Making Words Criminal

More and more words are finding their way onto the list of things one cannot say, unless they want to face criminal penalties, and this is undermining the first amendment protection of free speech.

The origins of political correctness started off well-intentioned. But as they say about good intentions…they pave the way to hell.

Democrat introduces bill to criminalize “b*tch”

There is no group of people more interested in controlling language than the leftists. A far-left Democrat from the Massachusetts legislature, Daniel Hunt, has introduced a bill seeking to criminalize the word “b*tch.”

A statement in his proposed bill reads: “A person who uses the word ‘b*tch’ directed at another person to accost, annoy, degrade or demean the other person shall be considered to be a disorderly person.”

According to the proposed bill, violators will be charged $150 for a first offense, and $200 or six months in jail for a second offense. Anyone can file a complaint – even a person to whom the word was not directed.

Students recently charged for hate crime over n-word

Two 21-year-old University of Connecticut students were charged for a hate crime after an 11-second video captured them using the n-word as they walked across the parking lot of the student apartment complex.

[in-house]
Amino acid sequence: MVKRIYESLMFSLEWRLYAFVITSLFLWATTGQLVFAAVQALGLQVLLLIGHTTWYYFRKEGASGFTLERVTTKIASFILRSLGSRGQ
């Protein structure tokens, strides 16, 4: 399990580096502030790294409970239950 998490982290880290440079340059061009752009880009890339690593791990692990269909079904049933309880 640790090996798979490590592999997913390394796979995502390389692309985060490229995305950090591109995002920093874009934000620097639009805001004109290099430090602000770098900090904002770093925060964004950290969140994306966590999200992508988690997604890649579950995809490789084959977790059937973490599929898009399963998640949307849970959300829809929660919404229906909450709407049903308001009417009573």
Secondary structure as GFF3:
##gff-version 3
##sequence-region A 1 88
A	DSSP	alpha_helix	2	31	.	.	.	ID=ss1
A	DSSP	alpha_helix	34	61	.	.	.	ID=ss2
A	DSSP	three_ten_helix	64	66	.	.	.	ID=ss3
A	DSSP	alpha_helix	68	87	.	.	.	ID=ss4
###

Three white students were captured in the video, but only two students were charged with the offense, which was “ridicule on account of creed, religion, color, denomination, nationality or race.”

This “word crime” was a misdemeanor charge in the state, where laws dictate that the maximum punishment can range from a small fine to 30 days in jail (or a combination of the two).

While there is no condoning racism, the issue here is more about the judicial punishment of an individual’s speech, which is supposed to be protected by the first amendment.

Speech police = thought police

There’s more than meets the ear when it comes to the policing of language. It’s not just about uttering an offensive word.

Words represent thoughts. And as such, by controlling what people say, we’re controlling what people think. When someone removes our freedom to speak our minds, they are imposing on our freedom to think.

We can have our thoughts, but we must keep them to ourselves. We cannot speak what we truly think.

The whole intention of the First Amendment was to prevent this from happening. But today’s speech police are trying to change things.

Landmark federal case sets a precedent for language policing

A landmark legal case set the foundation for where we are now with the criminalization of words in the policing of language.

A complaint from a radio listener against East Coast station WBAI-FM in 1973 triggered a lawsuit after the radio station played comedian George Carlin’s routine titled, “Filthy Words.”

In 1978, the Supreme Court issued a landmark ruling in Federal Communications Commission v. Pacifica Foundation, which upheld the FCC’s power to determine language guidelines and limitations by a 5-4 margin.

Justice John Paul Stevens cited the need for regulation over language due to broadcast media’s “uniquely pervasive presence in the lives of all Americans.”